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dark figures on dating apps
dark figures on dating apps
Sabina Brink
Wellness > Sex + Relationships


This article is written by a student writer from the Her Campus at UC Berkeley chapter.

Gina* has been using dating apps since the beginning of December, when she downloaded Facebook Dating upon seeing an advertisement. She decided to make the jump thinking she was ready to start putting herself out there. So far, she hasn’t met up with anyone, even though she wants to, because most of the people she’s matched with are only interested in sex. Gina wants a slow-burn love story, with glances across the hall and conversations where she can feel herself blushing.  Even though she now uses Hinge, a dating app marketed towards finding long-term partners, Gina has yet to find the romance that she seeks.

Daisy* downloaded Tinder a couple of weeks after moving to college as a freshman. She started school with a high school boyfriend, but after just a few weeks of long-distance, they decided to call it quits. After three weeks of no sex, she started meeting up casually with people from Tinder. Her hookup stories range from disappointing to extremely eventful, although not necessarily in a good way. One date ended with her lips swollen to twice their normal size and hickies all the way down her chest. When she came back to her dorm, her friends made her lay down in bed and covered her with frozen Uncrustable sandwiches to bring down the swelling. Now, Daisy is in a long-term relationship, but she and her boyfriend still occasionally look at dating apps together when they’re bored.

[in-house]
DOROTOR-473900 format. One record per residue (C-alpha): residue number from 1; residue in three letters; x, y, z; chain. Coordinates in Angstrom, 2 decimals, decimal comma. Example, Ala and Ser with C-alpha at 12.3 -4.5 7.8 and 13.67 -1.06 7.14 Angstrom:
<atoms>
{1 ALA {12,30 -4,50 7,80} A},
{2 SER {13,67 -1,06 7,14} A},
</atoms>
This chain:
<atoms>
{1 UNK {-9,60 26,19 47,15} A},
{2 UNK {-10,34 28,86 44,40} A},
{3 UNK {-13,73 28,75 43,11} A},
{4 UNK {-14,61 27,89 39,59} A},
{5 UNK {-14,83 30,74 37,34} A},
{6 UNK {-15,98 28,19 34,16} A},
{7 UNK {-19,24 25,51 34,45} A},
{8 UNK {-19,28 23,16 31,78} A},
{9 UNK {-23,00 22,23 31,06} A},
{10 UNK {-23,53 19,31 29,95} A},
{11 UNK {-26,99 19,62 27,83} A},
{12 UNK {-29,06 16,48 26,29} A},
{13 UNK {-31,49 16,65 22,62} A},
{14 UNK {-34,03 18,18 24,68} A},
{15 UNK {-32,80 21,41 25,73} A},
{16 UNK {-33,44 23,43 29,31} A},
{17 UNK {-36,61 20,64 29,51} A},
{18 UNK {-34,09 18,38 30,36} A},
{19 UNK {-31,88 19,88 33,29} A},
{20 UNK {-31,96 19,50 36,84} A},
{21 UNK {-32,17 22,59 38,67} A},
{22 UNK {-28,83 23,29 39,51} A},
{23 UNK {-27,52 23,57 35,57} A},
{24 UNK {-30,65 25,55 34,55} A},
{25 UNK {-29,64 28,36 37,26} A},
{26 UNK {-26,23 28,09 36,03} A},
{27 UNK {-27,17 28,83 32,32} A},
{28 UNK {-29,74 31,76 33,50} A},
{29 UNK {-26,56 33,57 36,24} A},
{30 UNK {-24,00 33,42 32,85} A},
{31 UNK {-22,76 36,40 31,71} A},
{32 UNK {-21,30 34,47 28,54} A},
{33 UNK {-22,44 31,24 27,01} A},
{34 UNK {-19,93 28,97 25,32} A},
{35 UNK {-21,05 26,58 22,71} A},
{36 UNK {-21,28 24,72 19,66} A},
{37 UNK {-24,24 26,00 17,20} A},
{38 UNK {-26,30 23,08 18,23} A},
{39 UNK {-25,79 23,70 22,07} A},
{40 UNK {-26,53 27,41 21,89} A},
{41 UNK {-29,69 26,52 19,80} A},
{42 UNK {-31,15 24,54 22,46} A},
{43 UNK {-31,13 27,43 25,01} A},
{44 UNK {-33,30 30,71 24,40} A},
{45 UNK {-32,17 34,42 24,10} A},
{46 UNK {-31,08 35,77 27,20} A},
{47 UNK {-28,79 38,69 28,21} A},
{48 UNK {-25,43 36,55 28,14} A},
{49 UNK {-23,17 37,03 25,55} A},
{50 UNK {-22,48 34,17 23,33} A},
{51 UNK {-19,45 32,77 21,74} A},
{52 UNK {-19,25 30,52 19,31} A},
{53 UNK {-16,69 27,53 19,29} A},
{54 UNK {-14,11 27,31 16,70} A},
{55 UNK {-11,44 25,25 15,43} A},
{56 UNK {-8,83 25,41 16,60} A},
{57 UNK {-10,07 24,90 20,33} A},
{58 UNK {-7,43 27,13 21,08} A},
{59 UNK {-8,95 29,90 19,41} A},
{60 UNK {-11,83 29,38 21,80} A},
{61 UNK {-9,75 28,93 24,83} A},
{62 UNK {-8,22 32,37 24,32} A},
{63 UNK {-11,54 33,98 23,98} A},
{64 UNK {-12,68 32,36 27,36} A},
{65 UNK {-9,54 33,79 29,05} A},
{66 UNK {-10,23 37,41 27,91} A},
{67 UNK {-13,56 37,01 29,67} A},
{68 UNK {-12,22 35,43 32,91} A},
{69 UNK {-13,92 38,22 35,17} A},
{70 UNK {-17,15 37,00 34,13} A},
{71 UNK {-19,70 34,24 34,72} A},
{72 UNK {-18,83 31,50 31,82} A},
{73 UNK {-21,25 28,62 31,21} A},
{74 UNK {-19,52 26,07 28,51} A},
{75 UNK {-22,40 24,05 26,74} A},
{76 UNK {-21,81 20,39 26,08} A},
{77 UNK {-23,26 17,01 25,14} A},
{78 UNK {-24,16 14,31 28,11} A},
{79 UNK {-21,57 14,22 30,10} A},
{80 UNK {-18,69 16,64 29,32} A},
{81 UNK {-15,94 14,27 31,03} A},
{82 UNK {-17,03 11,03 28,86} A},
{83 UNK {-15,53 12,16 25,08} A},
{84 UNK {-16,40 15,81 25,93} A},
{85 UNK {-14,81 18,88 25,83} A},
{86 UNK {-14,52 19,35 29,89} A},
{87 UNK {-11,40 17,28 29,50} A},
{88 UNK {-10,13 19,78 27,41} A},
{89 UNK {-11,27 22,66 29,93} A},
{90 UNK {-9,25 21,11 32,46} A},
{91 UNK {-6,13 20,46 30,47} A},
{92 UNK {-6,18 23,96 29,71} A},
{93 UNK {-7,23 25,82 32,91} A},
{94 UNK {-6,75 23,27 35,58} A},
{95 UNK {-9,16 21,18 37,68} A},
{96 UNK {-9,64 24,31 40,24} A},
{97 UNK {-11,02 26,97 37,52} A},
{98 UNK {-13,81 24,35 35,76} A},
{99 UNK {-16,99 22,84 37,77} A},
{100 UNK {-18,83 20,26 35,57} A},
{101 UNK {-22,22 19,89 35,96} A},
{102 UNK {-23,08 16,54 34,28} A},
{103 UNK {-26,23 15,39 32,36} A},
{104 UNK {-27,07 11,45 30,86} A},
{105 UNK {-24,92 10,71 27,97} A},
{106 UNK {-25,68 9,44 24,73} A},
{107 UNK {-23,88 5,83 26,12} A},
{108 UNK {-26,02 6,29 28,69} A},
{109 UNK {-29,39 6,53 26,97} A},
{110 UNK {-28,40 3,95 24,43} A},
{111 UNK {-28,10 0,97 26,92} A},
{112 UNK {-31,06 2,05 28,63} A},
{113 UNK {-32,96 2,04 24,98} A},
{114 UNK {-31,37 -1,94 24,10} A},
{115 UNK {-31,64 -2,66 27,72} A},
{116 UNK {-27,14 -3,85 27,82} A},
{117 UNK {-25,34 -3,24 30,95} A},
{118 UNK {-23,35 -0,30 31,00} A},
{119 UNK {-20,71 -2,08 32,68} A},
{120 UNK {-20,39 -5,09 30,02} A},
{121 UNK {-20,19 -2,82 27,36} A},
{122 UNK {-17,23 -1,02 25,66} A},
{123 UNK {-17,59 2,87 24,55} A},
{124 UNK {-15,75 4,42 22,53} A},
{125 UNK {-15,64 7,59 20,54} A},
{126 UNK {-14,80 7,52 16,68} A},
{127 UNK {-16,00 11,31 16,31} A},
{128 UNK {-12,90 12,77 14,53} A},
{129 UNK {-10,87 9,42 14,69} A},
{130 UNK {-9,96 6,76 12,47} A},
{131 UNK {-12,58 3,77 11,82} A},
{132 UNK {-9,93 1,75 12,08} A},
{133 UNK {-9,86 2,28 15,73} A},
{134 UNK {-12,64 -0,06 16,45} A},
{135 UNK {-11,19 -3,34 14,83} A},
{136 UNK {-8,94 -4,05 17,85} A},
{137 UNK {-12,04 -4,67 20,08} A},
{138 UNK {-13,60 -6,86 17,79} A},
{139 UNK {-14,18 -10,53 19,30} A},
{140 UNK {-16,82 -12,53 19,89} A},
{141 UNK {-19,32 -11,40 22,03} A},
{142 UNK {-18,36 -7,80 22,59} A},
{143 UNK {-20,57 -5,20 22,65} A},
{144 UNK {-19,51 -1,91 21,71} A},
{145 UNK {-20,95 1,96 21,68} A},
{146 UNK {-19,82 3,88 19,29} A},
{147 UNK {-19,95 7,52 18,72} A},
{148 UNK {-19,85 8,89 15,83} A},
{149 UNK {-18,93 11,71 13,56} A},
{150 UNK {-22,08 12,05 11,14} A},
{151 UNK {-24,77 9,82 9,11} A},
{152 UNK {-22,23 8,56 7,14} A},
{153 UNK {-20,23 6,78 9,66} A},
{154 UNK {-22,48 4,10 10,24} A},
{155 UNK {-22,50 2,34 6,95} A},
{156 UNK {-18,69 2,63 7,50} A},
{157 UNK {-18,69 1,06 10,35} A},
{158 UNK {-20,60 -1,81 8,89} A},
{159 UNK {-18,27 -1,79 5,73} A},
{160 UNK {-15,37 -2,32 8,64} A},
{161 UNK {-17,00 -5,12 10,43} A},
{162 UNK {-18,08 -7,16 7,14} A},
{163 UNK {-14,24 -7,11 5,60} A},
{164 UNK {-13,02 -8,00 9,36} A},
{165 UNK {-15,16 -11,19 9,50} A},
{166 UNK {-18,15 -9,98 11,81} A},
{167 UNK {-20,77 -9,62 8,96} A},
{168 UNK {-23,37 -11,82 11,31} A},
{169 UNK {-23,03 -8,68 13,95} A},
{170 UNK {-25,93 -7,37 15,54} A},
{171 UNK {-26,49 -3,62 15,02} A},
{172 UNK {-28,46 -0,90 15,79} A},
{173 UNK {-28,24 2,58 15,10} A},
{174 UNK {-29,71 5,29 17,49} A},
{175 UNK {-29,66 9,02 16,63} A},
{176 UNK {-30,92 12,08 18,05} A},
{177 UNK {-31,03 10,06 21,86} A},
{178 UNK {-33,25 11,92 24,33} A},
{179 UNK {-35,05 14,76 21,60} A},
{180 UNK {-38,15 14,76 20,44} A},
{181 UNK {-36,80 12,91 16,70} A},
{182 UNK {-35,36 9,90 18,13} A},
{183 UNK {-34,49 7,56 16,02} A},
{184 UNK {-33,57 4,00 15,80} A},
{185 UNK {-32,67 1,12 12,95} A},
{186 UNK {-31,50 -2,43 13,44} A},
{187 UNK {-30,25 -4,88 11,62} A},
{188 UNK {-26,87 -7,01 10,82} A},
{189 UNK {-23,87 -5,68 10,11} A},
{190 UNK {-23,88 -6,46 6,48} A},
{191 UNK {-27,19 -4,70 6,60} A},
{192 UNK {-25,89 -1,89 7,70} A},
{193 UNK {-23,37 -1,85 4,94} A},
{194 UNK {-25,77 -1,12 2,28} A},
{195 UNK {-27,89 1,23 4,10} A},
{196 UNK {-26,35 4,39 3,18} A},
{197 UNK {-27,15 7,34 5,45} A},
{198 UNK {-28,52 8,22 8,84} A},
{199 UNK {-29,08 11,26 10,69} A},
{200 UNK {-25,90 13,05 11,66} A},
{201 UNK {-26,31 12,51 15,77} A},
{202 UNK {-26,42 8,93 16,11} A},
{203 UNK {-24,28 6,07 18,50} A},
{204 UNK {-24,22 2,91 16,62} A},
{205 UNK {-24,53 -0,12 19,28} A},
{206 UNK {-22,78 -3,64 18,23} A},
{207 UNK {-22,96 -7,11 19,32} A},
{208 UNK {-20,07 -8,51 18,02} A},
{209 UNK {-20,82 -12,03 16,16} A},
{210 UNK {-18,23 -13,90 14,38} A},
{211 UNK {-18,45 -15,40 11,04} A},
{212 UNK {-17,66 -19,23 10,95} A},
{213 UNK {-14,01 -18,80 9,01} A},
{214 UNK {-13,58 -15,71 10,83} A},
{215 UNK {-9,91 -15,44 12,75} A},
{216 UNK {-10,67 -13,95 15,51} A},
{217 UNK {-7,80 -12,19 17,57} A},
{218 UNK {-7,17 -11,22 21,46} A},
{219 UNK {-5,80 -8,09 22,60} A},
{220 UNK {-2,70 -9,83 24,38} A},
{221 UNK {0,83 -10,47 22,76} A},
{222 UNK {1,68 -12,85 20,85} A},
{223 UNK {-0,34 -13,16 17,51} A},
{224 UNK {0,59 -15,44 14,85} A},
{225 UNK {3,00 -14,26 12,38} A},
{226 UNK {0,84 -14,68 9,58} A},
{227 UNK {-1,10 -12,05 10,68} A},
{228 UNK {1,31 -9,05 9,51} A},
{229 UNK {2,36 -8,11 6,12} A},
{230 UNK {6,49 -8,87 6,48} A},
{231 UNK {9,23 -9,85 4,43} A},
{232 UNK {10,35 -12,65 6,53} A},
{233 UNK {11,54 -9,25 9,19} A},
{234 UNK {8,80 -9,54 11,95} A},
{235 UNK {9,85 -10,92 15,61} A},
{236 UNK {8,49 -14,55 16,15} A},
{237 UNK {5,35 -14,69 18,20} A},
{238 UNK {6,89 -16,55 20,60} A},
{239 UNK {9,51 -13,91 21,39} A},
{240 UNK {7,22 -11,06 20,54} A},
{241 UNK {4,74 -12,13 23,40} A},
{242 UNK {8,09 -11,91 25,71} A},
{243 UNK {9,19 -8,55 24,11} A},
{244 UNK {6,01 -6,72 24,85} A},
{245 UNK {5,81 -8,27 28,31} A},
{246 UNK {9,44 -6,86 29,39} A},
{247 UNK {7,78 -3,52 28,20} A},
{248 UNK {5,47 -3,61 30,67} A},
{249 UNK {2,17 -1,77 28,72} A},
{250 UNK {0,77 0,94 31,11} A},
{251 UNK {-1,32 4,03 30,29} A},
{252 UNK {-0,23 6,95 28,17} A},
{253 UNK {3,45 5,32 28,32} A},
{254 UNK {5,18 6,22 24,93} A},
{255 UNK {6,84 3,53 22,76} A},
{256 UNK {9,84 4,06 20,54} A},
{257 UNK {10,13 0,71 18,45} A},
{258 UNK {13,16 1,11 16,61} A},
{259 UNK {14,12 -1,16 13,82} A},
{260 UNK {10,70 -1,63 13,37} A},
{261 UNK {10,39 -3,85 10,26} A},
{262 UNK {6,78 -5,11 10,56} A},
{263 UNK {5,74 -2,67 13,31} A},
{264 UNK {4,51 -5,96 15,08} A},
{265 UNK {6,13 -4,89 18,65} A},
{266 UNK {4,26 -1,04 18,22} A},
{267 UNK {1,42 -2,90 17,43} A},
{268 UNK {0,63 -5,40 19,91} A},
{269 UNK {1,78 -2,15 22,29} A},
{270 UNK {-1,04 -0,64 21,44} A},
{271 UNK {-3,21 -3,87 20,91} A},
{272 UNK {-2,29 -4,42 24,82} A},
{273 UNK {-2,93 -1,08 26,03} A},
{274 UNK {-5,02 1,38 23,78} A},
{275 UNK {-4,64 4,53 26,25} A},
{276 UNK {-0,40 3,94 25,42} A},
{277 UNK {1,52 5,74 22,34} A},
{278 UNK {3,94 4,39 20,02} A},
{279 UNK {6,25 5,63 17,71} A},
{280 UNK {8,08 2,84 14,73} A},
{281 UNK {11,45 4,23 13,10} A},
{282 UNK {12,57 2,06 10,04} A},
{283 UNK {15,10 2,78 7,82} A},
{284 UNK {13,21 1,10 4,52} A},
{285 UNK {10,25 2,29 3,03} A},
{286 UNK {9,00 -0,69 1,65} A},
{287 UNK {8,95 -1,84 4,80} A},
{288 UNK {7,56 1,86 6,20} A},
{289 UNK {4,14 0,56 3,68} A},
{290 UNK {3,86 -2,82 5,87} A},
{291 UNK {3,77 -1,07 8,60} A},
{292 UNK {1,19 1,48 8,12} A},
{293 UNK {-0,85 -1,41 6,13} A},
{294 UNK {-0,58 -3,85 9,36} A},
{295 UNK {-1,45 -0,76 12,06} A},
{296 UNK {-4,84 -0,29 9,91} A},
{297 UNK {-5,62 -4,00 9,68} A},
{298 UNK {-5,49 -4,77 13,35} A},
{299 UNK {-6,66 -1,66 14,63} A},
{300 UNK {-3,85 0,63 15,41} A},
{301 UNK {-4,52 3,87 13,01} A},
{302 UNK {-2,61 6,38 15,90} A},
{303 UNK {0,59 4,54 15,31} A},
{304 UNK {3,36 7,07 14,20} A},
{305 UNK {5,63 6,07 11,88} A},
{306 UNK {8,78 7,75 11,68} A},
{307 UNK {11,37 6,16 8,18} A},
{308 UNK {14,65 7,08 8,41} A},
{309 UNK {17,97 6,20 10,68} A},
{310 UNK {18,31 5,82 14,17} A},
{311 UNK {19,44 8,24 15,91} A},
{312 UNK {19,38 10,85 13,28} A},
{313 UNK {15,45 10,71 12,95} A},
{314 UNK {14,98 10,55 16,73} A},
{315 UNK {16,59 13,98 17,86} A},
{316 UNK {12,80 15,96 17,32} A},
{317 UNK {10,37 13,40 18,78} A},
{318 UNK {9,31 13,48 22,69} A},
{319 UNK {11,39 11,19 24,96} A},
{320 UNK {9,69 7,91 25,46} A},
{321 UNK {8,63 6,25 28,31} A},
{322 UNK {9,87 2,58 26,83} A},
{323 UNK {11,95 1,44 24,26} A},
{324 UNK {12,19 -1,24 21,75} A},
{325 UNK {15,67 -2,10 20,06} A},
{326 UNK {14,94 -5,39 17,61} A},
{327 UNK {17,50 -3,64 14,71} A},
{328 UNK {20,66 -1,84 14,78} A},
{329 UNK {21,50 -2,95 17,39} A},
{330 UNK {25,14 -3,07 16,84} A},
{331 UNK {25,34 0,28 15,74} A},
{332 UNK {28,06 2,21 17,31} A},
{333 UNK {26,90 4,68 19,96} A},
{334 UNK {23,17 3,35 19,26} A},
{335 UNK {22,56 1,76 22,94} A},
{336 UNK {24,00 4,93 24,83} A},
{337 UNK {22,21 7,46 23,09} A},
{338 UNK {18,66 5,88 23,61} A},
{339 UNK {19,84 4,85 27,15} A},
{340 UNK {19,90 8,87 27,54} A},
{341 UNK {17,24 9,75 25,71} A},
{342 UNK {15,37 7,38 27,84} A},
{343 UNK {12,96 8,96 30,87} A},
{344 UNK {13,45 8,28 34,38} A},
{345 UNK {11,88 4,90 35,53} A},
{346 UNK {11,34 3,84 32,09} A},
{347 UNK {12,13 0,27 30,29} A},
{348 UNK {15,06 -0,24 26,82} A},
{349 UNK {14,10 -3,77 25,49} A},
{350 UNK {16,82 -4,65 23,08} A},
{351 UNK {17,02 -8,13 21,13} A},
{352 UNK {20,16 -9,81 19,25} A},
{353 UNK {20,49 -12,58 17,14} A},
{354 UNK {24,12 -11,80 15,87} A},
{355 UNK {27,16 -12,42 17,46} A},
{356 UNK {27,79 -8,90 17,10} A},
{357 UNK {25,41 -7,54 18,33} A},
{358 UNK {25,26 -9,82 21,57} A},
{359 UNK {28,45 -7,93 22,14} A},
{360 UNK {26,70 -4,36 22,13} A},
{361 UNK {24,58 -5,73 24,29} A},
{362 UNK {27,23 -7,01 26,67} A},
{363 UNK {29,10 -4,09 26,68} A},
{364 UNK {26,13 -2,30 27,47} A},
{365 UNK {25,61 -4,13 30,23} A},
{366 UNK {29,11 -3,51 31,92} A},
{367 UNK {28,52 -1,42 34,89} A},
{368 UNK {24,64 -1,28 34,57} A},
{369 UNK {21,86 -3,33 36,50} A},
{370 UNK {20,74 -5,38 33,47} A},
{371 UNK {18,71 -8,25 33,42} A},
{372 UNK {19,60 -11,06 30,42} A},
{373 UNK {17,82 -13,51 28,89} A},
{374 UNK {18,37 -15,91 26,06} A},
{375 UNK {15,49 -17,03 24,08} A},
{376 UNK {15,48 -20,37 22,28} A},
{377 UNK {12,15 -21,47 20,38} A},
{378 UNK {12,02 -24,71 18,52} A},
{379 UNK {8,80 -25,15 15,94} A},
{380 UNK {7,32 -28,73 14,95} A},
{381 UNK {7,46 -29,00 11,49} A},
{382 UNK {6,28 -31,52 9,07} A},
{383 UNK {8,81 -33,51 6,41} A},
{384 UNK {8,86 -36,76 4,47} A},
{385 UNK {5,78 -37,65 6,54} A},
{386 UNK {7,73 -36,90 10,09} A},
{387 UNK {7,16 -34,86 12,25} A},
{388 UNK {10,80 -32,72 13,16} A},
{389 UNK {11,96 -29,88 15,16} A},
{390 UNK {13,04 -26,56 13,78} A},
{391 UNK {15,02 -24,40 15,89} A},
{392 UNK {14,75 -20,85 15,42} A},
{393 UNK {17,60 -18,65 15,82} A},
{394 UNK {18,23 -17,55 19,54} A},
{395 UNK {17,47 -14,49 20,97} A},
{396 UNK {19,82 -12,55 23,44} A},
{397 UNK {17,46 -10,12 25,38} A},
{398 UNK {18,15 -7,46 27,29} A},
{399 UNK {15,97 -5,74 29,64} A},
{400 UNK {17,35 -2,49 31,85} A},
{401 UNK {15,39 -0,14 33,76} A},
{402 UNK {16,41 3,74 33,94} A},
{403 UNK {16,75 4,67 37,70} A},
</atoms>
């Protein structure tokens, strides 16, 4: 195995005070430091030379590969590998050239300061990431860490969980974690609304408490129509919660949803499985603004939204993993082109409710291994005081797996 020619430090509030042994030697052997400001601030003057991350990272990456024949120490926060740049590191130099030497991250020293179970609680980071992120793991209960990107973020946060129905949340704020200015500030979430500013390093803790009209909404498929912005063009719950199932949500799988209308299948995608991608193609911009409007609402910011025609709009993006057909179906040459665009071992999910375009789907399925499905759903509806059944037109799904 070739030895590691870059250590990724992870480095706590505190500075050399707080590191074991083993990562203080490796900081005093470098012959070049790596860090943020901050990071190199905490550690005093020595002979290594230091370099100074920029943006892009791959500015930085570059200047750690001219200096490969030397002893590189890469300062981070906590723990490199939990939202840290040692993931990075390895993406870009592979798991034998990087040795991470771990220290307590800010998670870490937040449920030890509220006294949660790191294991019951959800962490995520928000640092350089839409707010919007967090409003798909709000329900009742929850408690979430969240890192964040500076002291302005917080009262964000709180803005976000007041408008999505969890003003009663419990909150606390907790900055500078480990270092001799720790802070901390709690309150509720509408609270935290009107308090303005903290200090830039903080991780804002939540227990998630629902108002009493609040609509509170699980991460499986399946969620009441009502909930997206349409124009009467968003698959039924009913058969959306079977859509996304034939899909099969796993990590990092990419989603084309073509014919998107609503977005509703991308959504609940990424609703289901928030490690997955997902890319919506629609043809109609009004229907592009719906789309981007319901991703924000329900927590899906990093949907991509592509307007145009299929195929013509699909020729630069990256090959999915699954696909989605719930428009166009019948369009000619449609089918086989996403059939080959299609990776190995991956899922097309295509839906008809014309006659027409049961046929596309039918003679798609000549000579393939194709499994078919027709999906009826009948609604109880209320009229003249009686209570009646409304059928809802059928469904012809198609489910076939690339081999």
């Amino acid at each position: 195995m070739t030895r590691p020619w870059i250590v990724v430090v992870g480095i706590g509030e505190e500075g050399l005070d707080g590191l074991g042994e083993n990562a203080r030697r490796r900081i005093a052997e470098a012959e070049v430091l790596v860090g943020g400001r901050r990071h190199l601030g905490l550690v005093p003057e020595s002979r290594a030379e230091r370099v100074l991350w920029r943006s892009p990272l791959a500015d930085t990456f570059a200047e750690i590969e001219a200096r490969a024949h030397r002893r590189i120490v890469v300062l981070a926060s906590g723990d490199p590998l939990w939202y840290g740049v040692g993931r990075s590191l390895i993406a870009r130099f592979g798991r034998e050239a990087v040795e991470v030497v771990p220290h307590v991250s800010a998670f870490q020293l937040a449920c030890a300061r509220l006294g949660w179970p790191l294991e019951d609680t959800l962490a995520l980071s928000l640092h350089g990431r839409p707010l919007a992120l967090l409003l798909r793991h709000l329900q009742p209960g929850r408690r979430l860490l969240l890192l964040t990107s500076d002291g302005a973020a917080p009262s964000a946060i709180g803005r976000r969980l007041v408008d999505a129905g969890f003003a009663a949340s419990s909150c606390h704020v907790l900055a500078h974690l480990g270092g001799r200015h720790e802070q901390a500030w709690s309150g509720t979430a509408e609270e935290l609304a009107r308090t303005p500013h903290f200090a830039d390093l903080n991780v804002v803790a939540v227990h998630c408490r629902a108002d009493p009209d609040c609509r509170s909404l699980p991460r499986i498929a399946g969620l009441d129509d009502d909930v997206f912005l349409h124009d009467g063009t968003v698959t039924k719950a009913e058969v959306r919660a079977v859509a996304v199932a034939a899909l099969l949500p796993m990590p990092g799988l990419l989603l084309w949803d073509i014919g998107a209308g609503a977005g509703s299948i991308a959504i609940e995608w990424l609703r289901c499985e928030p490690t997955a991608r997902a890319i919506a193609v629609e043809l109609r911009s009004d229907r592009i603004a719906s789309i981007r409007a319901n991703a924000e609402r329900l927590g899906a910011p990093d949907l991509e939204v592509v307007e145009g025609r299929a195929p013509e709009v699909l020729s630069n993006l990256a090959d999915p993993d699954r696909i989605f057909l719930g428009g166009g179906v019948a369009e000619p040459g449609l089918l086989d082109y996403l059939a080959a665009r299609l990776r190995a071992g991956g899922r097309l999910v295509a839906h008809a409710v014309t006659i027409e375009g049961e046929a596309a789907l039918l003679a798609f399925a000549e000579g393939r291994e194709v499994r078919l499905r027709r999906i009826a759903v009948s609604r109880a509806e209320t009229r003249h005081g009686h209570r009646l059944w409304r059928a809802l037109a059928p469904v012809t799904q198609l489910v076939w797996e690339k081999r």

Kai* has been using dating apps since his 18th birthday in high school. He’s tried pretty much every dating app under the sun – Tinder, Coffee Meets Bagel, Hinge – but now he mostly uses Grindr.  With parents who had discouraged him from dating, Kai first found dating apps appealing because he was breaking the rules. Although he mostly uses dating apps for hookups, Kai once met a guy on Tinder he ended up dating for several months. One thing he found unhealthy about dating apps was the emphasis they place on appearances. He found himself becoming unhealthily obsessed with his image. Now, Kai has made it his New Year’s resolution to stop using dating apps in hopes of improving his mental health.

Gina, Daisy and Kai all agreed that they found it hard to stop looking at dating apps once they started. Something about the repetitive swiping, the anticipation of waiting to see if someone likes your profile back, and the inevitable gratification that comes when they do is addictive.  Dating apps mimic dating but are faster, bigger, and more immediate. It sounds appealing, but the byproduct of these qualities is that dating becomes less personal. Is dating something that is better when it is more productive?

*Pseudonyms were selected to protect subjects’ privacy.

Sabina Brink

UC Berkeley '23

Sabina is a senior at UC Berkeley studying Philosophy, Comparative Literature and Logic. When she is not reading Philosophy papers, she enjoys reading and writing comic books, going on hikes, skiing, and taking care of her many plants.